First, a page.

This morning the Federal Circuit issued one precedential opinion in a patent case, two nonprecedential opinions in patent cases, two nonprecedential opinions in veterans cases, one nonprecedential opinion in a takings case, one nonprecedential opinion in a Vaccine Act case, and one nonprecedential opinion in a tax case. Here are the introductions to the opinions.
Keith Manufacturing Co v. Butterfield (Precedential)
Keith Manufacturing Co. brought this lawsuit against Larry D. Butterfield in the United States District Court for the District of Oregon. Eighteen months after the litigation began, the parties filed a stipulation to dismiss all claims with prejudice under Rule 41(a)(1)(A)(ii) of the Federal Rules of Civil Procedure. Shortly after, Mr. Butterfield filed a motion for attorney’s fees under Rule 54 of the Federal Rules of Civil Procedure. The district court denied the motion because there was no judgment sufficient for a Rule 54 motion. In particular, the district court reasoned that under the Supreme Court’s decision in Microsoft Corp. v. Baker, 137 S. Ct. 1702 (2017), a voluntary dismissal with prejudice is not a “judgment” as required by Rule 54(d). But in our view, Microsoft is inapplicable because judgment in the context of Rule 54 does not raise the same concerns about finality and piecemeal litigation that animated the Supreme Court’s opinion in Microsoft. Therefore, we vacate the district court’s decision and remand for further proceedings.
Uniloc USA, Inc. v. Samsung Electronics America, Inc. (Nonprecedential)
Uniloc USA, Uniloc Luxembourg and Uniloc 2017 (collectively, Uniloc) appeal the United States District Court for the Eastern District of Texas’ judgment of invalidity as to claim 18 of U.S. Patent No. 6,868,079. Because the district court did not err in holding claim 18 indefinite, we affirm.
In re Anova Hearing Labs, Inc. (Nonprecedential)
Anova Hearing Labs, Inc. appeals the Patent Trial and Appeal Board’s decision on reexamination holding that claims 1–6, 9, 10, 12–39, 41–47, 49–58, and 63–70 of U.S. Patent No. 8,477,978 would have been obvious. Because the Board’s decision did not articulate a basis or rationale sufficient for this court to determine whether substantial evidence supports its motivation to combine finding, we vacate and remand.
Moore v. Wilkie (Nonprecedential)
Dawn M. Moore appeals a United States Court of Appeals for Veterans Claims (Veterans Court) decision affirming the Board of Veterans Appeals’ denial of entitlement to an effective date before November 12, 2013 for the award of service-connected disability benefits for Ms. Moore’s post-traumatic stress disorder (PTSD). Moore v. Wilkie, No. 18-1005, 2019 WL 1511214 (Vet. App. April 8, 2019). Because we lack jurisdiction, we dismiss.
Green v. Wilkie (Nonprecedential)
Lee A. Green (“Green”) appeals from a decision of the United States Court of Appeals for Veterans Claims (“Veterans Court”). The Veterans Court affirmed the Board of Veterans’ Appeals’ (the “Board”) decision denying Green’s claim for an increased disability evaluation for Green’s service-connected dermatophytosis for the period after June 24, 2009. Because the Veterans Court did not commit legal error in affirming the Board’s denial and because we lack jurisdiction to review challenges to the Board’s factual determinations or challenges to the application of the facts of the case to the law, we affirm.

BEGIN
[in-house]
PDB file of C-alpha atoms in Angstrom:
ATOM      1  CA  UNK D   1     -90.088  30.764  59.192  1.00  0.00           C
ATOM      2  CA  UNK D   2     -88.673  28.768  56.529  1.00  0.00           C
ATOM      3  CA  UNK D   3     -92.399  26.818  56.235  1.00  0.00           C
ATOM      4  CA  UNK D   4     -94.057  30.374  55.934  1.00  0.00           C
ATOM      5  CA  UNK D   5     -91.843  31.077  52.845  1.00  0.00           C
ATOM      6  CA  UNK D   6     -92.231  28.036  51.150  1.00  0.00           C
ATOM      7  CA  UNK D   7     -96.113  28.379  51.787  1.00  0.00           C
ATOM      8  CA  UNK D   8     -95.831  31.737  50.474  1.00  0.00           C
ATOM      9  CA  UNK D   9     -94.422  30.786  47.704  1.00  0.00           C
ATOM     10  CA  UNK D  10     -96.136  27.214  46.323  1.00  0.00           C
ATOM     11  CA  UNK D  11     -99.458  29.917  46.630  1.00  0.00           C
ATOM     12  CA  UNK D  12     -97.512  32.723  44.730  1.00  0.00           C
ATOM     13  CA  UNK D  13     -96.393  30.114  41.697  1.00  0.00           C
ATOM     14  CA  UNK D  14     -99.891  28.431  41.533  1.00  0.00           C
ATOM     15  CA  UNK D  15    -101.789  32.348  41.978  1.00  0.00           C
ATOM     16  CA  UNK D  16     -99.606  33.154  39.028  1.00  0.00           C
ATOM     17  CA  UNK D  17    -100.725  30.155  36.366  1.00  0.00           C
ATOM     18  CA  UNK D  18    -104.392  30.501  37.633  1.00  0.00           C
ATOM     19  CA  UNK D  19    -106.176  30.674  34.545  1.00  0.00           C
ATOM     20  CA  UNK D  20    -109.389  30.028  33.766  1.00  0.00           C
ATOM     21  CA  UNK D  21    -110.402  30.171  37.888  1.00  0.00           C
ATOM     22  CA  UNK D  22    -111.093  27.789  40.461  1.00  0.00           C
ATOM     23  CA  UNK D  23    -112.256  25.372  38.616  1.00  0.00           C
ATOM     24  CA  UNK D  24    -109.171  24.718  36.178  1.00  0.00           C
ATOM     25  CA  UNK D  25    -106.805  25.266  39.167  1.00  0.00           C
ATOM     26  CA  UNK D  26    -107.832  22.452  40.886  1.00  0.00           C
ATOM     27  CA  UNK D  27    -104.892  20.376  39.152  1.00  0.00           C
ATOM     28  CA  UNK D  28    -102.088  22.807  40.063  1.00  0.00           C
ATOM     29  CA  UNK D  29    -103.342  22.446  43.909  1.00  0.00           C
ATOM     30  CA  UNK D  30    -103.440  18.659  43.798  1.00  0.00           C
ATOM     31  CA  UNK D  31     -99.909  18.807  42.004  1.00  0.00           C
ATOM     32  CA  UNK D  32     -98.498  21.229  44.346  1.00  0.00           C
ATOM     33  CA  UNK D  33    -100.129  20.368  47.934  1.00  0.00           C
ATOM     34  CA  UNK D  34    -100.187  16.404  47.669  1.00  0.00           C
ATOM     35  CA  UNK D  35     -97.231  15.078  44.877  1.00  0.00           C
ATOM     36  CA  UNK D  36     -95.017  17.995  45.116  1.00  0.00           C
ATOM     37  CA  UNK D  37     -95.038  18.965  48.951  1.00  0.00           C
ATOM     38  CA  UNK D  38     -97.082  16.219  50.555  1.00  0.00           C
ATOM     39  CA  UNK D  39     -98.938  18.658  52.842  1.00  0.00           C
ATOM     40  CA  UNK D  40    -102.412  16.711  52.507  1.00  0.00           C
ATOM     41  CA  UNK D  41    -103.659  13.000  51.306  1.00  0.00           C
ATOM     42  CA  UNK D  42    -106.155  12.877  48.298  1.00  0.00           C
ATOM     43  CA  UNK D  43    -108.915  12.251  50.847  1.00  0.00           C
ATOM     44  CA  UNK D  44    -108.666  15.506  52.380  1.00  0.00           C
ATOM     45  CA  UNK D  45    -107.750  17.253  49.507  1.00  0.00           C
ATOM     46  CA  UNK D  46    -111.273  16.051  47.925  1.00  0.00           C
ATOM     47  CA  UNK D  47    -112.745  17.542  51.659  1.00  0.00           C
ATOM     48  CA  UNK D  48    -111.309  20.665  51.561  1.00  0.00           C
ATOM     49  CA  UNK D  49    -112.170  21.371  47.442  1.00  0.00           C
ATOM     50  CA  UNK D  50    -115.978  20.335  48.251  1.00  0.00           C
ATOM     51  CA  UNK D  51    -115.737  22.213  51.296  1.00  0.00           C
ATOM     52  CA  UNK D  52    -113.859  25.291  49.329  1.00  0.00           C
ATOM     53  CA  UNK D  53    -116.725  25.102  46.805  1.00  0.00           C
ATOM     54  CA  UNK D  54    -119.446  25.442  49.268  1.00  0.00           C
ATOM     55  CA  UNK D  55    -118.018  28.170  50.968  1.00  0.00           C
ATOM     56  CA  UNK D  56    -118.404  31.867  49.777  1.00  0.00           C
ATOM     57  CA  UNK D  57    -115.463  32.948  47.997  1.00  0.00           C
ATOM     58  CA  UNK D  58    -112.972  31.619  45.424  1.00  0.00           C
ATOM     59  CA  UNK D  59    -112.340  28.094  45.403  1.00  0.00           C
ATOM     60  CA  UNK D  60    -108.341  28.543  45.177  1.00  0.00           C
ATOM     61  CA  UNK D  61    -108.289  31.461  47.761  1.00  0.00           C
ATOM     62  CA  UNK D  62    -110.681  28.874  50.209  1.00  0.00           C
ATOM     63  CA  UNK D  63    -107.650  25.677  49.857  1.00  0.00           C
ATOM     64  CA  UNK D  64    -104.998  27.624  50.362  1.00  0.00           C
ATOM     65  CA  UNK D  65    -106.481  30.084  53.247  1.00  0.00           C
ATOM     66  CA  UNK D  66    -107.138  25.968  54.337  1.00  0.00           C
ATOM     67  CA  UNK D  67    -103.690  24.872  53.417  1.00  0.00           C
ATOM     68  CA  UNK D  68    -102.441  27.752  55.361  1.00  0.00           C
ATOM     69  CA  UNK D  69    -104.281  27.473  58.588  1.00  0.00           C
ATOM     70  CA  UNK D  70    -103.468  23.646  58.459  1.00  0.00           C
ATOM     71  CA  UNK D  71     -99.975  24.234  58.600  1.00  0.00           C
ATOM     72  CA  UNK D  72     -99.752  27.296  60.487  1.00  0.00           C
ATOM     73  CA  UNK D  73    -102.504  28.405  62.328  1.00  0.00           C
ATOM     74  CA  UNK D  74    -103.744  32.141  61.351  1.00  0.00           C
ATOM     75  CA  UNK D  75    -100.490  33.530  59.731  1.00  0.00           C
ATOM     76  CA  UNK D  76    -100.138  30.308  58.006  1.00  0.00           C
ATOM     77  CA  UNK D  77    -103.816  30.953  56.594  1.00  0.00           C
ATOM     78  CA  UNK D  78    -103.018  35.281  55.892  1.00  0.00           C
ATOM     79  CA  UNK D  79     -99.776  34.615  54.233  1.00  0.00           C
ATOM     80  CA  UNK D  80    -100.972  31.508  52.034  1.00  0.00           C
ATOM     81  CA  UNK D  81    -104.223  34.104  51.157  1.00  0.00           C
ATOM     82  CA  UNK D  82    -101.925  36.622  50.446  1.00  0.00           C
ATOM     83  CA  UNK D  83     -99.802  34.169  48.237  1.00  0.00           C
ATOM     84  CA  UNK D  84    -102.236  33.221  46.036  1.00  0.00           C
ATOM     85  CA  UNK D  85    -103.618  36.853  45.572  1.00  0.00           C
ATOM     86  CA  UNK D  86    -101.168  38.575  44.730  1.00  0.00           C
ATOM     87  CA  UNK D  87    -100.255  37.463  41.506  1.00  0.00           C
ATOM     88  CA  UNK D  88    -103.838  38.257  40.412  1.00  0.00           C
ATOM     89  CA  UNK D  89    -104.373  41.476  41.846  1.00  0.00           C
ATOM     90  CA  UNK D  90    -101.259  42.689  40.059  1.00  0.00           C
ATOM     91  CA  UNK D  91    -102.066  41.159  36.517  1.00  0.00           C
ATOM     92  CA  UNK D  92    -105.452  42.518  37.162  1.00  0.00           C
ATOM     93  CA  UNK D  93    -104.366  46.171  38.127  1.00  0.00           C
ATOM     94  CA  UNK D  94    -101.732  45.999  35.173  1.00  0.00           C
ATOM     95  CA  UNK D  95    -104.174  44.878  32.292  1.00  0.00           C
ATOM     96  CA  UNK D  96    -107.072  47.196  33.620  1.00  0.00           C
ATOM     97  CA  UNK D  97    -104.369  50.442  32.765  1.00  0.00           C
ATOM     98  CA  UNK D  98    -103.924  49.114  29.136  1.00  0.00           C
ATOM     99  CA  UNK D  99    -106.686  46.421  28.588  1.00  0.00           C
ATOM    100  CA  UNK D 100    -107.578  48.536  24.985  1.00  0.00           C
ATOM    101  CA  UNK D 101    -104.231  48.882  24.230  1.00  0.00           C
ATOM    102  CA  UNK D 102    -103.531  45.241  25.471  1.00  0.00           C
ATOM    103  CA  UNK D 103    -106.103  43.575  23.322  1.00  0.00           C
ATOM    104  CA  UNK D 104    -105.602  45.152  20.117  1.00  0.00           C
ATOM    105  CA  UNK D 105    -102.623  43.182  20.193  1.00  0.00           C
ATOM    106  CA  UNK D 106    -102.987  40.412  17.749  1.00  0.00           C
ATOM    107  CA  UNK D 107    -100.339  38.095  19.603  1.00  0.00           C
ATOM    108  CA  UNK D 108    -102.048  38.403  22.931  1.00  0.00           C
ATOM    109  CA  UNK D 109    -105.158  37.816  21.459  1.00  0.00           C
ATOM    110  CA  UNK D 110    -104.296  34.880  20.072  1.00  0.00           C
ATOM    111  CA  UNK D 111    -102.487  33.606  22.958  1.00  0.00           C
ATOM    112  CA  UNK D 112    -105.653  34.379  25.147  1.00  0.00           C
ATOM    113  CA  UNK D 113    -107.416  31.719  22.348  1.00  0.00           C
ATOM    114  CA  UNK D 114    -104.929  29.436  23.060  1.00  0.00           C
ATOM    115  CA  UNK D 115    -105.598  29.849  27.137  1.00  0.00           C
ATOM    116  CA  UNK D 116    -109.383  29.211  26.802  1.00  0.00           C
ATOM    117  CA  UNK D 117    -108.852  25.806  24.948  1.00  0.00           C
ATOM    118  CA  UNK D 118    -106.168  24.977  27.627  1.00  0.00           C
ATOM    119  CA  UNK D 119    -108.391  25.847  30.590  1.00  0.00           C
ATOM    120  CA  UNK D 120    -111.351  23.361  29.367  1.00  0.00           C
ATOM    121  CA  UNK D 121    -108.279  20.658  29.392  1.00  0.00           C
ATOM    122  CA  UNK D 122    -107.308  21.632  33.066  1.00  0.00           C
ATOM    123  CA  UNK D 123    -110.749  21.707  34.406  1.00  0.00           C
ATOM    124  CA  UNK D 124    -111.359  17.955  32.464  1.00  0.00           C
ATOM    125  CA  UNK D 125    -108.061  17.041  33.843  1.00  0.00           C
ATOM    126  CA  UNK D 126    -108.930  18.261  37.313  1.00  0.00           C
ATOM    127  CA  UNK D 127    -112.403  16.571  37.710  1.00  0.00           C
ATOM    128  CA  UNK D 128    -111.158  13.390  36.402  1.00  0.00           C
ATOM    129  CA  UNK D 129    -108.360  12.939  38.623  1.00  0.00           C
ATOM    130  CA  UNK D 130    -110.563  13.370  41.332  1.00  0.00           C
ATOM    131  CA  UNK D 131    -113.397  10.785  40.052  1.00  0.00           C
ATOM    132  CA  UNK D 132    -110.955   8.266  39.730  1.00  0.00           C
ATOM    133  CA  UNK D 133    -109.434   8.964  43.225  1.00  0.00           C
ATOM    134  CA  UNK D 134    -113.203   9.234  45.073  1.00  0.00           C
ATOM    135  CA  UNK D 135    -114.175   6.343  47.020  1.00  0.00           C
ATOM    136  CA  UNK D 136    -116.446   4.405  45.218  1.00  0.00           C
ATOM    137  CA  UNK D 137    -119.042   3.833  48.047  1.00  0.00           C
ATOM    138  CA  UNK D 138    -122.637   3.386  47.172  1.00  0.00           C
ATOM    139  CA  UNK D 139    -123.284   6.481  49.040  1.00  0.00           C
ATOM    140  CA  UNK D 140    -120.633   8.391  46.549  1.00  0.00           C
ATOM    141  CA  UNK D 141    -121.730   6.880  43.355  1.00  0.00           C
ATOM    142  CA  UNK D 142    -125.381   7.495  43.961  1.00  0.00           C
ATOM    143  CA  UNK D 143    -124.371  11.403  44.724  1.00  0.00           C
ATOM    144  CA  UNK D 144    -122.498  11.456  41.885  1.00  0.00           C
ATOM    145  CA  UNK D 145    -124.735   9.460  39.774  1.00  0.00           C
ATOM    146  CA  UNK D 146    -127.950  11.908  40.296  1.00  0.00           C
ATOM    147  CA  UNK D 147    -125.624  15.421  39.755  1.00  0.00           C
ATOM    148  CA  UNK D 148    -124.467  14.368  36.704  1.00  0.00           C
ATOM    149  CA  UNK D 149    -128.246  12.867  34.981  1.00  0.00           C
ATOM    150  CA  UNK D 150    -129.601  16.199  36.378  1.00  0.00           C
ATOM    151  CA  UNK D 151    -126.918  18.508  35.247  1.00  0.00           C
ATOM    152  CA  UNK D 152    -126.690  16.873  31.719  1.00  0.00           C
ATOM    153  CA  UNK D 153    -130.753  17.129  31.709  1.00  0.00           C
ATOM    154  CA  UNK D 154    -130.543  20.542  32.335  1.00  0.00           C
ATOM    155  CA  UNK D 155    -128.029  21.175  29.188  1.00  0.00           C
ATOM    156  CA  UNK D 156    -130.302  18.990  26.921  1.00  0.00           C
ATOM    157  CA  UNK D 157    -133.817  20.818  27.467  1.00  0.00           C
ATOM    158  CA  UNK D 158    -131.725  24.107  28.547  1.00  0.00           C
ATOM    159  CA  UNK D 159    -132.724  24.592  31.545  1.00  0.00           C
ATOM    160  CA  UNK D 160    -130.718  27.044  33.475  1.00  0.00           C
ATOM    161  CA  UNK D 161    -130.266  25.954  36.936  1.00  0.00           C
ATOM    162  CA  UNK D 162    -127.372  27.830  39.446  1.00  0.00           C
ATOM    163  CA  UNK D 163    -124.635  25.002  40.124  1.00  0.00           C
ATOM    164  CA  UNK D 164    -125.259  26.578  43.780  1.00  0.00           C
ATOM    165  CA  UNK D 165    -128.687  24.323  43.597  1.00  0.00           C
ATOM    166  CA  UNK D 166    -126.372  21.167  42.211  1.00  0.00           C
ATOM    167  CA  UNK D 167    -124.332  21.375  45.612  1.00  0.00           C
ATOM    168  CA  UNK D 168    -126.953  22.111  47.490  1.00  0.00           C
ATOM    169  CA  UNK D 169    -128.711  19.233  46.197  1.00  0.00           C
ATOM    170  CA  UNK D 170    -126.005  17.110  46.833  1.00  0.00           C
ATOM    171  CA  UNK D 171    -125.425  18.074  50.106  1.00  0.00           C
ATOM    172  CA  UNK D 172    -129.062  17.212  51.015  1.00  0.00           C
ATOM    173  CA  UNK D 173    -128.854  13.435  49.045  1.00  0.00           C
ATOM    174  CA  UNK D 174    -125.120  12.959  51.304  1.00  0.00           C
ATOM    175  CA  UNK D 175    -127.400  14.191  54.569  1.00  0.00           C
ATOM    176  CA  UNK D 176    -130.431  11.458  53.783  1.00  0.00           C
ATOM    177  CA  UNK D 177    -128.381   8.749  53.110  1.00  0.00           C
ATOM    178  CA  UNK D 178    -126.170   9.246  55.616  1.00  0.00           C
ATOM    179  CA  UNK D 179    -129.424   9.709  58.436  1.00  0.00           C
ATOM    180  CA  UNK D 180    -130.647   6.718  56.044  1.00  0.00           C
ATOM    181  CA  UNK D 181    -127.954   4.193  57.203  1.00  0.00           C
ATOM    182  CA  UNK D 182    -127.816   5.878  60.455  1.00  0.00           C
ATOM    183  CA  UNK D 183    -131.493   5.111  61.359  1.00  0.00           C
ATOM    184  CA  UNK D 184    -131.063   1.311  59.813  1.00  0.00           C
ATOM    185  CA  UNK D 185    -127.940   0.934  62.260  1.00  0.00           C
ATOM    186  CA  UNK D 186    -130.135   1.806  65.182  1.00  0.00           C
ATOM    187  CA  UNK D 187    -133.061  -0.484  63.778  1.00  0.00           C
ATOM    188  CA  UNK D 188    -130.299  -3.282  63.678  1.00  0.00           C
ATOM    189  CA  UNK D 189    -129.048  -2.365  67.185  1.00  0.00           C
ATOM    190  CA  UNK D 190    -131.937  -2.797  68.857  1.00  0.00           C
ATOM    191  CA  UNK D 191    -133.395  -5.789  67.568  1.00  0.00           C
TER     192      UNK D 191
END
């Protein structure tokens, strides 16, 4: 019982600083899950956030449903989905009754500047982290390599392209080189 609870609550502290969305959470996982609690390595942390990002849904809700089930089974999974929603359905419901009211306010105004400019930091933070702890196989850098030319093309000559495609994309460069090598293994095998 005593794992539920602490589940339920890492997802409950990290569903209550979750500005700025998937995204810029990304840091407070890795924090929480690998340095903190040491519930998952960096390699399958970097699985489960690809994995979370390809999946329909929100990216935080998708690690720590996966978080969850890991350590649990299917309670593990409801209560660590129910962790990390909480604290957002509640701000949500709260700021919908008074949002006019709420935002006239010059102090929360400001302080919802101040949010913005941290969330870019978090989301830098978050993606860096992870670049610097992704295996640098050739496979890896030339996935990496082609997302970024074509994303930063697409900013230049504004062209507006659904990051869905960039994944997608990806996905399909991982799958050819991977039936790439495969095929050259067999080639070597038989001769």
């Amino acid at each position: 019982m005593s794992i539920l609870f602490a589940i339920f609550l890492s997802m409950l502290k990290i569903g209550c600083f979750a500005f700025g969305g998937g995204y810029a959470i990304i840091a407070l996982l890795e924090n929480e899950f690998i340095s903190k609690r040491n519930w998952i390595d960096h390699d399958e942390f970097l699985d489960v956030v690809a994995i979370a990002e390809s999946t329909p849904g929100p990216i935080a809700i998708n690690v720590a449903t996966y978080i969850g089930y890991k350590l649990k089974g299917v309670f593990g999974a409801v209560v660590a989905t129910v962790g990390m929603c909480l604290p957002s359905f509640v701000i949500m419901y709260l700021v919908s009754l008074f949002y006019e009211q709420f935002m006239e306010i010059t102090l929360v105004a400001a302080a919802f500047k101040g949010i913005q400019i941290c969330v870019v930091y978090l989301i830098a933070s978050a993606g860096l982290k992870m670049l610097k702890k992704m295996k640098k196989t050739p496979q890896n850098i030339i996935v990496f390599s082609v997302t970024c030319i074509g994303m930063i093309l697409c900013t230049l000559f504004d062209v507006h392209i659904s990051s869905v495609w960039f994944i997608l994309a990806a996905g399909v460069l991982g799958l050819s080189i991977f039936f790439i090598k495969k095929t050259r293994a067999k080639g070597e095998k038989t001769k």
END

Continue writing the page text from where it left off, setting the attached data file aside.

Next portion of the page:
Frazer/Exton Development, L.P. v. United States (Nonprecedential)
Whiteland Holdings, L.P. (“Whiteland”) and Frazer/Exton Development, L.P. (“Frazer/Exton”) (collectively “Appellants”) appeal from an order from the Court of Federal Claims (“Claims Court”) granting the Government’s (“Appellee”) motion to dismiss Appellants’ physical takings claim for lack of subject-matter jurisdiction. Whiteland Holdings, L.P. v. United States, 141 Fed. Cl. 702 (2019), reconsideration denied,No. 18-1081L, 2019 WL 2158874 (Fed. Cl. May 17, 2019). The issue on appeal is whether the Claims Court erred in its holding that Appellants’ claim accrued in 2011 and that the six-year statute of limitations1 had expired prior to Appellants filing their claim. For the reasons set forth below, we affirm.
Sanchez v. Secretary of Health and Human Services (Nonprecedential)
This is an appeal from a decision of the Court of Federal Claims (“the Claims Court”) reviewing the decision of a special master denying a petition for compensation under the National Vaccine Injury Compensation Program (“the Vaccine Act”), 42 U.S.C. § 300aa-10 et seq. Sanchez v. Sec’y of Health & Human Servs., 142 Fed. Cl. 247 (2019). The parties, the special master, and the Claims Court judge have all put enormous time and thoughtful attention into this complex and difficult case. For that reason, it is with reluctance that we have come to the conclusion that it is necessary to burden the parties and the adjudicators with additional work. Nonetheless, because the record has left certain critical issues unresolved, we are required to vacate the judgment and remand for further proceedings.
Sanders v. United States (Nonprecedential)
Mark Louis Sanders appeals an order from the Court of Federal Claims (“Claims Court”) dismissing his complaint. We affirm.